I’m glad to have read this book, and have this look into a culture I am unfamiliar with otherwise.

This book was read and reviewed as part of the charitable Cannonball Read. 

How Star Wars Conquered the Universe (CBR8 #29)

Listen, this is a very good book. It just wasn’t the droid I was looking for. Well, more accurately it was the droid I was looking for, but he brought along his annoying protocol droid buddy who bothered me with information about himself (wow, I think I just made a reference that equates a book about George Lucas to C-3PO… I am such a nerd).

After reading the great reviews of this book by emmalita and narfna, I quickly added it to my library waitlist. After my viewing of The Force Awakens, a book that explored the cultural aspects of a fandom which spread from a galaxy far, far away sounded truly interesting.  This book absolutely delivers on that promise, but I also got an incredibly comprehensive accounting of the life of George Lucas and his creative process. You know what I discovered while reading this book? I don’t give a damn about George Lucas. It’s not something he did (Special Editions not withstanding), but more that I don’t find the man very interesting. His creative mind has brought me some of my favorite things, and some of my most despised (THX 1183 anyone? I just don’t get it). It’s more that I find him dull and his apparent inability to create without suffering, or refusal to create for others, to be a less than satisfactory read.

What I ended up doing was skimming the Lucas-focused chapters, because I actually knew a lot about his personal history and famous friendships which impacted his career (Coppola and Spielberg, notably). But, there were always nuggets of interest in each chapter that I didn’t yet know.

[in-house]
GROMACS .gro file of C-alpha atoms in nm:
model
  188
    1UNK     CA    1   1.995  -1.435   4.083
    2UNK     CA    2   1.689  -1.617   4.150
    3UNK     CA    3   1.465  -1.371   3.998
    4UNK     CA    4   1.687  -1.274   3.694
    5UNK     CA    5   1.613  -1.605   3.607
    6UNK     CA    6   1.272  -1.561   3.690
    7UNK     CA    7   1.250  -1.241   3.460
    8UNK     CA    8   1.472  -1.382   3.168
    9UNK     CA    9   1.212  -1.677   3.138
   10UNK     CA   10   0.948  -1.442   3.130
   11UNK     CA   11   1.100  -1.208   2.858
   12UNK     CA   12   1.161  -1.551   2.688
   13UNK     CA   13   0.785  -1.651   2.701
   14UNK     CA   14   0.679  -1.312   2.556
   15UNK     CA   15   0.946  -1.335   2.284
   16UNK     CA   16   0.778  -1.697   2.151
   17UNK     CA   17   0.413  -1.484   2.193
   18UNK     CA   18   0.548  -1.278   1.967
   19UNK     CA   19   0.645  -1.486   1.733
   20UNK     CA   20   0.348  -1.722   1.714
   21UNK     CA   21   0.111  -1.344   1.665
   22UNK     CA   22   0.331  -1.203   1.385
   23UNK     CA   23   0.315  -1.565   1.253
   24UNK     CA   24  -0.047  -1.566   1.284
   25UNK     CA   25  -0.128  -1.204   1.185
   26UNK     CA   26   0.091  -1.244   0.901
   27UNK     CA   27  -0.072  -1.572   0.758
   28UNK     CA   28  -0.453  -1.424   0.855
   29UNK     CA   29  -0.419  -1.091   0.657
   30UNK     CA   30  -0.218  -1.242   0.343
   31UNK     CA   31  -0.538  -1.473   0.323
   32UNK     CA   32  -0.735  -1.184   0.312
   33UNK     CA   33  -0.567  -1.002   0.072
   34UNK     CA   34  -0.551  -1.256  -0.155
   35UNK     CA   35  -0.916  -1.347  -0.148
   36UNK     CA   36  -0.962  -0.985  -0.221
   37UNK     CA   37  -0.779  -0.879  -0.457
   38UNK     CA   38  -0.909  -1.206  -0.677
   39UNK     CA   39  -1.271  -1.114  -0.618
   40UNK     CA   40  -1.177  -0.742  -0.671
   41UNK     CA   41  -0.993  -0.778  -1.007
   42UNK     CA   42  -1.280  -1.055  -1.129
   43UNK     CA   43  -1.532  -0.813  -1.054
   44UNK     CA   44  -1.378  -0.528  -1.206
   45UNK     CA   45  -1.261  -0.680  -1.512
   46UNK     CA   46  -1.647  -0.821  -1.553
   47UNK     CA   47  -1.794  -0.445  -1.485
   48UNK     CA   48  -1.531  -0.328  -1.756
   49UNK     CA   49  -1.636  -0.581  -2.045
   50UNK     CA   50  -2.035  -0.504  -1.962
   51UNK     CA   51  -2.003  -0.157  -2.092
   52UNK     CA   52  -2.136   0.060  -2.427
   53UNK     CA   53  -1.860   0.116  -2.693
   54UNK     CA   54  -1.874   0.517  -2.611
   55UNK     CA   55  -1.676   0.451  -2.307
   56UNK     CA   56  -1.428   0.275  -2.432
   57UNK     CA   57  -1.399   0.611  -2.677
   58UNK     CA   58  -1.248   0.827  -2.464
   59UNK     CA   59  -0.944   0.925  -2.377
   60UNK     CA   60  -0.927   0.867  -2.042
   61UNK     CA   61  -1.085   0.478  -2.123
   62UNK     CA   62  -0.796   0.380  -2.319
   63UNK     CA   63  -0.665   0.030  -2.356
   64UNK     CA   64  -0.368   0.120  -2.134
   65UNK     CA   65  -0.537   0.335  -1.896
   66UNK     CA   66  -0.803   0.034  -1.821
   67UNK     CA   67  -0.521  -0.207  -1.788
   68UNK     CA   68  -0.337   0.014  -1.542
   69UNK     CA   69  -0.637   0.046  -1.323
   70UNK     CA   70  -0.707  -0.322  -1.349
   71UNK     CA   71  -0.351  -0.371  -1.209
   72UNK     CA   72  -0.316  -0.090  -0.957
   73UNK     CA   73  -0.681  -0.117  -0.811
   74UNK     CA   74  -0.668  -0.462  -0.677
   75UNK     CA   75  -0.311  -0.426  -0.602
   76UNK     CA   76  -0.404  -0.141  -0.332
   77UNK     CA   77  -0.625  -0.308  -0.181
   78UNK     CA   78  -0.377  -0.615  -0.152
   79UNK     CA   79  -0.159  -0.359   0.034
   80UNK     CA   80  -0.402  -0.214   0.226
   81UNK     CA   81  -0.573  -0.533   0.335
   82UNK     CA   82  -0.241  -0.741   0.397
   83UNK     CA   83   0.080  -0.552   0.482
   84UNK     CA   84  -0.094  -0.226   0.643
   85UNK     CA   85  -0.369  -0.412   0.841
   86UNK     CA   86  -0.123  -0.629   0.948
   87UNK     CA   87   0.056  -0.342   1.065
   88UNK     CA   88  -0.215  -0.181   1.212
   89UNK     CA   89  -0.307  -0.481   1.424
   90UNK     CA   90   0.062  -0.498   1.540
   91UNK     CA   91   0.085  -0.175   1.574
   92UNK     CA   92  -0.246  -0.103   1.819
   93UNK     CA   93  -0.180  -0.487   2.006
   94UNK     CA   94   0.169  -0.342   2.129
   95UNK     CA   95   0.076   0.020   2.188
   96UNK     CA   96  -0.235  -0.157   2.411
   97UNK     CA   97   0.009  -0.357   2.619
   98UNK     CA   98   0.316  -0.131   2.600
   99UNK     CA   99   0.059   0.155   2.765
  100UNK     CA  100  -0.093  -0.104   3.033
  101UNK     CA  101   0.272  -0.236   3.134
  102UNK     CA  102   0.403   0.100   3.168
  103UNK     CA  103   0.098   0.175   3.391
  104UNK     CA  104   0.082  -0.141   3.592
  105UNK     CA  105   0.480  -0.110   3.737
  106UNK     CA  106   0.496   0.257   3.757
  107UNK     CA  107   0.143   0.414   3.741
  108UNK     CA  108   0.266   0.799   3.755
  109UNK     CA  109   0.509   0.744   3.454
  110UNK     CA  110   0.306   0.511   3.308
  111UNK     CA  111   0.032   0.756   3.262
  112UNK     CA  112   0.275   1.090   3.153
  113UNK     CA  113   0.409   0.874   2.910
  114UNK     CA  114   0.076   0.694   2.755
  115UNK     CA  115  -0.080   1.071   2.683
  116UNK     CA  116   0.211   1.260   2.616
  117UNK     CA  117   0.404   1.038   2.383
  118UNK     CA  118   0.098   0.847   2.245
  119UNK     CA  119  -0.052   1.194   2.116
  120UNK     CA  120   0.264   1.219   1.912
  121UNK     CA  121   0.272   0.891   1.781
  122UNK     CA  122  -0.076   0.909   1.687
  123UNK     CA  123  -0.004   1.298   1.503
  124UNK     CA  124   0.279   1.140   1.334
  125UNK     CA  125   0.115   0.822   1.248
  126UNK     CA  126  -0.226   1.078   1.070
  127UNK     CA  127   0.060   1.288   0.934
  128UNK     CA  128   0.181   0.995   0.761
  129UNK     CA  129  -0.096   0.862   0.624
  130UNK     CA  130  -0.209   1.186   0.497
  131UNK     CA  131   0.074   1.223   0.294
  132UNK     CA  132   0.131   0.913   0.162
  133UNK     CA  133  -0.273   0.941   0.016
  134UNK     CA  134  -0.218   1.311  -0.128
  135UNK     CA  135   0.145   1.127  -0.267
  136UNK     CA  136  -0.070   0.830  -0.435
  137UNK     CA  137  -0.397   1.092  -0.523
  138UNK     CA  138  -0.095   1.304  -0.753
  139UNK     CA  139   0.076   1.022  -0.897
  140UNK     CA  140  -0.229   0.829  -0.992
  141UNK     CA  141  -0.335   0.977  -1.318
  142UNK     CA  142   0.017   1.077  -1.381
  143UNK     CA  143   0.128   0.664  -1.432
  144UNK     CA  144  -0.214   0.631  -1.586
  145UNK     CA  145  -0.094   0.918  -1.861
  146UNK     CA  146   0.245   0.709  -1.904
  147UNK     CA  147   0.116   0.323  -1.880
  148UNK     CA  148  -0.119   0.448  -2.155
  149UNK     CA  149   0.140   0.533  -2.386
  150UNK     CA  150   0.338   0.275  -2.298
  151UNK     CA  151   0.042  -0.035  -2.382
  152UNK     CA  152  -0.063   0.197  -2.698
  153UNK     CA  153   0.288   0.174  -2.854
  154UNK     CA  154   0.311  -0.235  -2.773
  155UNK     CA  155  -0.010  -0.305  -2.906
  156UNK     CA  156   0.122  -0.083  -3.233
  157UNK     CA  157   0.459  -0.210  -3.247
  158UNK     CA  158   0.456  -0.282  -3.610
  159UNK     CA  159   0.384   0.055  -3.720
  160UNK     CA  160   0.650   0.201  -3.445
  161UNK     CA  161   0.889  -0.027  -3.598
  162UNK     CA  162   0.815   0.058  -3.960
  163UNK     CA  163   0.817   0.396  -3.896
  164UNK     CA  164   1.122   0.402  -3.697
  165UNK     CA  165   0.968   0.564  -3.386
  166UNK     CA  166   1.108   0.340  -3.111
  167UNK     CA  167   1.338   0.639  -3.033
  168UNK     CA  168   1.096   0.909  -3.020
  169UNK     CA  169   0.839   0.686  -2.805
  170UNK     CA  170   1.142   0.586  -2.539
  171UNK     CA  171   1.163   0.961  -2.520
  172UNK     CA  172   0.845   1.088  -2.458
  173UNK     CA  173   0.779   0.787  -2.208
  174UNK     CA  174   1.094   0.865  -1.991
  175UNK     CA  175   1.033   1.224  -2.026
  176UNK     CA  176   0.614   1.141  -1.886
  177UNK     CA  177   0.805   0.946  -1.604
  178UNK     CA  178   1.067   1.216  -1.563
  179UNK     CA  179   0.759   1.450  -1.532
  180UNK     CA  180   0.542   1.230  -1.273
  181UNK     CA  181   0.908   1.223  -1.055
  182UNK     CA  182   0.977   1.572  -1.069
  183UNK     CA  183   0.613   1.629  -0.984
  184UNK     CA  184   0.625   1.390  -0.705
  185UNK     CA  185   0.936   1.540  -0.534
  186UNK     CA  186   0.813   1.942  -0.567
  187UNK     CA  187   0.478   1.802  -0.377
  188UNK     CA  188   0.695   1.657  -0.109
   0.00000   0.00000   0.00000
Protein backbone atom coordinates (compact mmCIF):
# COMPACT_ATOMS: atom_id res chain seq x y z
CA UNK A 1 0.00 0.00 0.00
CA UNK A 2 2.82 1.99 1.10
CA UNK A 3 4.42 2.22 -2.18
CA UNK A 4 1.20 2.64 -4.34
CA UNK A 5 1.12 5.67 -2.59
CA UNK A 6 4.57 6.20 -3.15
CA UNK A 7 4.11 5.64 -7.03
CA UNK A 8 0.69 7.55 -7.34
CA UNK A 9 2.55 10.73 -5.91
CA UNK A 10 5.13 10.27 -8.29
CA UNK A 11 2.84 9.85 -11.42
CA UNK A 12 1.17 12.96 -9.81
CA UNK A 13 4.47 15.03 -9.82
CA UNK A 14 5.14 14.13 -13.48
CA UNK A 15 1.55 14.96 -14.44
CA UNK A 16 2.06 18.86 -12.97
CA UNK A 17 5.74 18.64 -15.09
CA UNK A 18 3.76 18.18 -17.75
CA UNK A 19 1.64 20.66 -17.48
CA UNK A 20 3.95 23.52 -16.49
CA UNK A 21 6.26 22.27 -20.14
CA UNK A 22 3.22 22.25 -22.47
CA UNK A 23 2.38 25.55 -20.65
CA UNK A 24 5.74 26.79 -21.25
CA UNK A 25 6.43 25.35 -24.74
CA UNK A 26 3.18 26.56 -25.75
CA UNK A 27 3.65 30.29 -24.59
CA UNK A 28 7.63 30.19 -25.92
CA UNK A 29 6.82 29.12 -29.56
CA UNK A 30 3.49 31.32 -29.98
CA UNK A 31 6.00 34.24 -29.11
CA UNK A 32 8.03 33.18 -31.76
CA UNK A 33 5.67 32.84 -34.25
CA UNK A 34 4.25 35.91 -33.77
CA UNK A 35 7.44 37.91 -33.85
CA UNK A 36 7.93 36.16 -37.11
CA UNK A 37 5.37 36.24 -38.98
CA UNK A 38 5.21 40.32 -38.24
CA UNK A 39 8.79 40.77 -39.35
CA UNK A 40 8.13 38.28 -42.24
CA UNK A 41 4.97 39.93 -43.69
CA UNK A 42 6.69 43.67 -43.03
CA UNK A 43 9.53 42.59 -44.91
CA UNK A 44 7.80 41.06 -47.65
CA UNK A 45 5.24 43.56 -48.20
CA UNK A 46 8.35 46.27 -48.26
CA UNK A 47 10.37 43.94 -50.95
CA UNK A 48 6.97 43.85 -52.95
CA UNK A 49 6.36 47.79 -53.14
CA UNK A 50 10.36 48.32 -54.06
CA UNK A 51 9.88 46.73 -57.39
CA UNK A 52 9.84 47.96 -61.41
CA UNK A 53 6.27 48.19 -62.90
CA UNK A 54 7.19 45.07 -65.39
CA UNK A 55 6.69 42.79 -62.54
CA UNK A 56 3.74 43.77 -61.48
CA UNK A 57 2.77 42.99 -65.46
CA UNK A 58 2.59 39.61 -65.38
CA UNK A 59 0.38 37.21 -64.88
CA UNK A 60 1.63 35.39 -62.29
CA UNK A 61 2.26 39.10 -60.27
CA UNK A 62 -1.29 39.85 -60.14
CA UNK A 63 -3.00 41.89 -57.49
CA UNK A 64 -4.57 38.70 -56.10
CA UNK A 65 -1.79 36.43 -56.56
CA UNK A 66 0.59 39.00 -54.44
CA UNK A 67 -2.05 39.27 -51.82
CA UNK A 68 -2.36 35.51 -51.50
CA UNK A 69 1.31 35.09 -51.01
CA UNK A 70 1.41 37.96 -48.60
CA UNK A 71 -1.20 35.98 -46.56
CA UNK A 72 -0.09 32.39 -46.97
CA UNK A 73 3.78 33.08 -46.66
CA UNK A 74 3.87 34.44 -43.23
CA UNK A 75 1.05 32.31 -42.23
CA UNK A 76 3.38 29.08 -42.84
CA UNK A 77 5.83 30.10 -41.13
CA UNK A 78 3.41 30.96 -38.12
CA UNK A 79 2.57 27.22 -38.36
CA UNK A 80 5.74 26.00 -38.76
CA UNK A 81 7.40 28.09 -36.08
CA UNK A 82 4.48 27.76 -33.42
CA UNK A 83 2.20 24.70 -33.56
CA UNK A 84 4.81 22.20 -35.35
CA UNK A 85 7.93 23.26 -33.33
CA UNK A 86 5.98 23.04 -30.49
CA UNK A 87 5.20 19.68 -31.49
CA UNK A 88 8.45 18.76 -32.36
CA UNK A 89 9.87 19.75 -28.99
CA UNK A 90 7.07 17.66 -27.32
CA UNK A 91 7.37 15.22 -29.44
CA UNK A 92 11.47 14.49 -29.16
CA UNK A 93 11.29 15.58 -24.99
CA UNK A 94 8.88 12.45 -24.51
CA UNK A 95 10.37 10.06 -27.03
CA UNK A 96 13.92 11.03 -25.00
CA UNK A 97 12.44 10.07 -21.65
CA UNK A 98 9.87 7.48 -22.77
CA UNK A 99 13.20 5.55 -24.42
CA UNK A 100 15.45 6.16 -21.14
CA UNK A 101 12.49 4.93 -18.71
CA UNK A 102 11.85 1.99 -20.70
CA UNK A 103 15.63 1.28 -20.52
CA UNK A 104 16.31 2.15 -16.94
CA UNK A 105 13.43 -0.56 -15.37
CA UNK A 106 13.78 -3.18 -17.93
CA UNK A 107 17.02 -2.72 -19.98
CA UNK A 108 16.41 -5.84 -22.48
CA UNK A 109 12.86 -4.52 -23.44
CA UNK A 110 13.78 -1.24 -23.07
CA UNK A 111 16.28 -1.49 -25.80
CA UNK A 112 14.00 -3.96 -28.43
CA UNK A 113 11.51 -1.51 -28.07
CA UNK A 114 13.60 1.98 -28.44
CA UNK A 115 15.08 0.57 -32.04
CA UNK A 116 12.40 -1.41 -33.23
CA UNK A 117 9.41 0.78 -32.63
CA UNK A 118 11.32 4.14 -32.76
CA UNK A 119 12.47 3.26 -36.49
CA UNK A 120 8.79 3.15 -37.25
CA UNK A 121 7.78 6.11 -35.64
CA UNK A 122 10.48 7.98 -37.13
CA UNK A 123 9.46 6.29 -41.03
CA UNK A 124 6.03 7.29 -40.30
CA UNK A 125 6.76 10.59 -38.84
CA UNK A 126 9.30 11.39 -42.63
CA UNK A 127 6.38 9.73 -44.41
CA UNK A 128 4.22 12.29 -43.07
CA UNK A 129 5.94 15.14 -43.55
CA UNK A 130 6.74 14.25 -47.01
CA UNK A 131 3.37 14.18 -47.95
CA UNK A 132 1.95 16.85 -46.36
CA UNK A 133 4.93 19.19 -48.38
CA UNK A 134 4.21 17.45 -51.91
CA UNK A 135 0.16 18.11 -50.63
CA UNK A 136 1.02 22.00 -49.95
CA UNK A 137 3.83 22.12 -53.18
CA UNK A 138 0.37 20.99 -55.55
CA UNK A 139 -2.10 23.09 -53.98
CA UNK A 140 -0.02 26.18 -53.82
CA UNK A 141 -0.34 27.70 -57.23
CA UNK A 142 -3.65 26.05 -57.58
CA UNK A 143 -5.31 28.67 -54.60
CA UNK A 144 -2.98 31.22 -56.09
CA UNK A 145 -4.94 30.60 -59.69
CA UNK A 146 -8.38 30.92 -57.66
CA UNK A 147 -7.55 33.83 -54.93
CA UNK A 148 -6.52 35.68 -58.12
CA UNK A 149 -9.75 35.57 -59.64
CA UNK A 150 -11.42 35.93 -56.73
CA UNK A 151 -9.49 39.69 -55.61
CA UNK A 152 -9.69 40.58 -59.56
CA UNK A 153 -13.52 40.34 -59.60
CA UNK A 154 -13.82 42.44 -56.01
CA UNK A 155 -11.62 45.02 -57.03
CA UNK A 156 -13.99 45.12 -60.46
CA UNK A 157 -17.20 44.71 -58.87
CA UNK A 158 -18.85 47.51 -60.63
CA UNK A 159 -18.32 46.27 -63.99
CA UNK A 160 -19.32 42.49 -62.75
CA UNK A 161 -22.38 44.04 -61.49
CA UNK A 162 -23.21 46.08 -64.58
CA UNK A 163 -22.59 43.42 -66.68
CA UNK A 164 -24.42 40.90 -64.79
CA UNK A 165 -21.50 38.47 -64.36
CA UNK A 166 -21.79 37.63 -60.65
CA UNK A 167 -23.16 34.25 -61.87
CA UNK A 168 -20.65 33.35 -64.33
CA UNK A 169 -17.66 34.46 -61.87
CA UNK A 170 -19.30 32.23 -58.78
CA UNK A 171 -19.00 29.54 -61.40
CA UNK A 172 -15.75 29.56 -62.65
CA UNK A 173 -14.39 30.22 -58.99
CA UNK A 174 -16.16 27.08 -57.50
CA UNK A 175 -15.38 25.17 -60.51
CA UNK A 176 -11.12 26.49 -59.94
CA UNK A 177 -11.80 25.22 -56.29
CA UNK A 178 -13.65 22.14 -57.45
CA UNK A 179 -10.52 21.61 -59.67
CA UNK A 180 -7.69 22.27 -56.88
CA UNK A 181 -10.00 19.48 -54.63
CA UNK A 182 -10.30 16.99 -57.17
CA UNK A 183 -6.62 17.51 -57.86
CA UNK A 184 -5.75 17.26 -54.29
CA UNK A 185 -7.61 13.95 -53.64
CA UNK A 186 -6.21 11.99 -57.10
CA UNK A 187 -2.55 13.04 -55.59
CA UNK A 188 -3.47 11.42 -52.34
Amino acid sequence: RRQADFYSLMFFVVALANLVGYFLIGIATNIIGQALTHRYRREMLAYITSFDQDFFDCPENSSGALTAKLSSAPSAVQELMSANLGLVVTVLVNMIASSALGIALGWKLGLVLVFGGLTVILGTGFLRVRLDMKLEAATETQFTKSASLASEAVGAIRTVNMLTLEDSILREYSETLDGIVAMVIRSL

However, this book won me back to singing its praises in its second half. What I discovered, and what author Chris Taylor lays out on the page, is that the time period I was really interested in didn’t truly start until the mid to late 1990s. Ah-ha! Problem solved. Here’s the explosion of fan interest which I grew up with. I wasn’t alive for the first two Star Wars movies, and I never read anything in the Expanded Universe (I know! Novelizations have not been something which was ever really on my radar), but the 501st? Now we’re talking.

But I am only rating this book three stars, compared to higher ratings you’ll see nearly everywhere else. Why? Because while Taylor obviously spent a great deal of time crafting *the* work on the subject, it was just too dense for me and moved too slowly (I probably would have been served waiting to listen to this on audio instead of lunging into it in hardback). You will most likely enjoy this book much more than me, but I suggest thinking through the following criteria: 1. Do you LOVE Star Wars? 2. How much George Lucas is too much George Lucas? And finally, 3. How in the mood are you for a very detailed 400-page book of non-fiction? If you answer those three questions with: 1. SO MUCH, 2. I can stand a lot of Mr. Lucas, and 3. That sounds like the best thing ever, you’ll enjoy this book. I suggest reading it soon, as the secretive nature of the lead up to Episode VII led to a lot of forecasting and “who knows?” from Taylor, and now we do know – so his book is going to start to become dated as the Anthology movies start rolling out this winter.

This book was read and reviewed as part of the charitable Cannonball Read. 

All About Love: New Visions (CBR8 #26 – Half Cannonball!)